Appeal from the United States District Court for the District of South Carolina, at Greenville. Joe F. Anderson, Jr., District Judge. CA-87-1582-17.
Sprouse and Wilkinson, Circuit Judges, and Haynsworth, Senior Circuit Judge.
HAYNSWORTH, Senior Circuit Judge
In this action the plaintiff sought to recover the value of a utility truck that had been destroyed by fire and consequential damages for the loss of its use. The truck had been rebuilt by the defendant under a contract negotiated by the parties, and the complaint alleged counts in negligence and strict liability in tort as bases for the recovery it sought.
There was a limited warranty obligating the defendant to repair or replace any part found to be defective, but otherwise disclaiming all other warranties and all liability for consequential damages.
At the conclusion of the testimony, the judge granted the defendant's motion for a directed verdict and the plaintiff has appealed from the resulting judgment in the defendant's favor.
The plaintiff, Laurens Electric, is a cooperative providing electrical service to its customers in several counties in South Carolina. For the setting up of utility poles, it uses specially designed trucks, each of which is equipped with a hydraulic derrick and associated augers for the drilling of postholes.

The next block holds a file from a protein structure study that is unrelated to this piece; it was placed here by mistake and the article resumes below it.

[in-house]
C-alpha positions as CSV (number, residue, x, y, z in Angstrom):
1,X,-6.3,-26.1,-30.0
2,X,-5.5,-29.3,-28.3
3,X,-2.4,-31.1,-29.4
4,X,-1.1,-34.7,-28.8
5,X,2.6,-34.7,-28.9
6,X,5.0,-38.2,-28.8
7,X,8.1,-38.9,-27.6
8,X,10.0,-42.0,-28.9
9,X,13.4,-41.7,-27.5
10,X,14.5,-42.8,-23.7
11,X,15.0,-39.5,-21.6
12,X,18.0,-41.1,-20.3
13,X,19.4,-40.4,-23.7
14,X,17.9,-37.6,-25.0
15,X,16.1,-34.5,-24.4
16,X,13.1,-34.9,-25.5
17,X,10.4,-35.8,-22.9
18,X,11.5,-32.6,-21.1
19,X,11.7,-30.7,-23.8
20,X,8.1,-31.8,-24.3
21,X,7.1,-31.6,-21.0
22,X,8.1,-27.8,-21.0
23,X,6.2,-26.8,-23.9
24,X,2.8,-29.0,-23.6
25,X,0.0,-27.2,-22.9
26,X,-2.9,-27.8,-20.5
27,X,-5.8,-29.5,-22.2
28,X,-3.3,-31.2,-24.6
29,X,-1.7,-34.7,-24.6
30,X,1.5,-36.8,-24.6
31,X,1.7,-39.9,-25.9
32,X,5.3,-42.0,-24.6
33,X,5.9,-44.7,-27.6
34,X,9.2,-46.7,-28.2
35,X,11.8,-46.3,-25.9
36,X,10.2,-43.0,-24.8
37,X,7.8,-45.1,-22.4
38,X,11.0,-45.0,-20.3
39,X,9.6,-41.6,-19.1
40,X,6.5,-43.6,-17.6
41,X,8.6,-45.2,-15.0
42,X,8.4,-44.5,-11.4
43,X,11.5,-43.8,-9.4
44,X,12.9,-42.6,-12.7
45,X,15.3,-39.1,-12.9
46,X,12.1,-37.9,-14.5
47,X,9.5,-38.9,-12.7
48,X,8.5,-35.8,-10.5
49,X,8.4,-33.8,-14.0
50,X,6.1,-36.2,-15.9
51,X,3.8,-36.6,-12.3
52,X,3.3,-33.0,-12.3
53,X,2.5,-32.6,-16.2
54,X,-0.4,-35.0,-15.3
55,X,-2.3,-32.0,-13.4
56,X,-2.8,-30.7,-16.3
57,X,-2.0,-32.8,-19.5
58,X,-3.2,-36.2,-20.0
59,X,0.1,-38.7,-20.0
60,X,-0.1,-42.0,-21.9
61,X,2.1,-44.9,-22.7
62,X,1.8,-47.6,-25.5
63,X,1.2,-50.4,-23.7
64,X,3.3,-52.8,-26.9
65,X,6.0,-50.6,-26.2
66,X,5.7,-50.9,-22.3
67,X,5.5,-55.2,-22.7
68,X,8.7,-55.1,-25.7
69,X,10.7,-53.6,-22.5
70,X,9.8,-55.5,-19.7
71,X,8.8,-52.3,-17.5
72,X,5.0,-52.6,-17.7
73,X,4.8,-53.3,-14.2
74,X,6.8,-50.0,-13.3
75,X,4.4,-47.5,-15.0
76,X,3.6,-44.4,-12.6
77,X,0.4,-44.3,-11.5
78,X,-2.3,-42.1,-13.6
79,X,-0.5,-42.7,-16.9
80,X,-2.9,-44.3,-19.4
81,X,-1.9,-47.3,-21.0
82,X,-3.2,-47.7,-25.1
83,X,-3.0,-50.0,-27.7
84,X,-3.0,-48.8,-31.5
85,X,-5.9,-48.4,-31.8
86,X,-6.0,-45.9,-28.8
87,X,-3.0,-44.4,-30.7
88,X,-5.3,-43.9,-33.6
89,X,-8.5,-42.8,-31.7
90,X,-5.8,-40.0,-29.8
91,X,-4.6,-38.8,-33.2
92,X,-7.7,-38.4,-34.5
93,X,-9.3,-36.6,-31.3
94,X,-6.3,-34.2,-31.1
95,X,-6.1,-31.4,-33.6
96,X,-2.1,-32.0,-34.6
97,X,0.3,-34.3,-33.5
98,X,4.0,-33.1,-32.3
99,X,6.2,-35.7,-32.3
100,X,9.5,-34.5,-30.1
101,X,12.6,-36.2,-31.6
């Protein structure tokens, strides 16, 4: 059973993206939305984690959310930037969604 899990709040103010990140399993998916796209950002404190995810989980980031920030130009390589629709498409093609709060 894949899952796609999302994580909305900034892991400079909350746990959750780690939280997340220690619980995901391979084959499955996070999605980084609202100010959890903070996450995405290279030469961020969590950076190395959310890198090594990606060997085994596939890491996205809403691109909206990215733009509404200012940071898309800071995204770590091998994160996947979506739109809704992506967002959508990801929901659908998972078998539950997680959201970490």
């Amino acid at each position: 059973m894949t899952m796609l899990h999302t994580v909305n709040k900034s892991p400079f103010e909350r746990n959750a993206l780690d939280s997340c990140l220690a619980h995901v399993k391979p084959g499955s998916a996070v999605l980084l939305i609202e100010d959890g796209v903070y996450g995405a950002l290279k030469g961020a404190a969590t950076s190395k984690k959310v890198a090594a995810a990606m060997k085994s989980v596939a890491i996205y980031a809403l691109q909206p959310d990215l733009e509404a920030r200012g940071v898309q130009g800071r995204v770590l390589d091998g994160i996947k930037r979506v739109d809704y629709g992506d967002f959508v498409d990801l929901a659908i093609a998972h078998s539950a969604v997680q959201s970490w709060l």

The defendant, Altec, is in the business of repairing and rebuilding such utility trucks. The two parties had an established relationship, for Altec had rebuilt several utility trucks for Laurens Electric.
In late 1984, one such utility truck, owned by Laurens Electric, was in need of repairing and rebuilding. As the result of negotiations, the parties entered into a contract pursuant to which Altec was to do extensive, but specified, work on the derrick and remount it upon a new Chevrolet truck chassis.
The new or rebuilt truck was delivered to Laurens Electric, and in the spring of 1985, while being used in the boring of a utility posthole, the vehicle caught fire and was substantially destroyed. The plaintiff theorized that a clamp securing a flexible hose in the vehicle's hydraulic system had been improperly crimped and that the hose became loose, spraying inflammable hydraulic fluid upon the truck's exhaust system. There was ignition and the truck was destroyed.
On earlier occasions there had been a limited warranty obligating Altec to replace defective parts, but imposing no other obligation upon it. On this occasion, the parties dealt with each other on a rather informal basis. No new copy of the warranty was furnished by Altec, but there were references to the practice established between the parties, and an official of Laurens Electric testified that, while he had not memorized the exact terms of the ...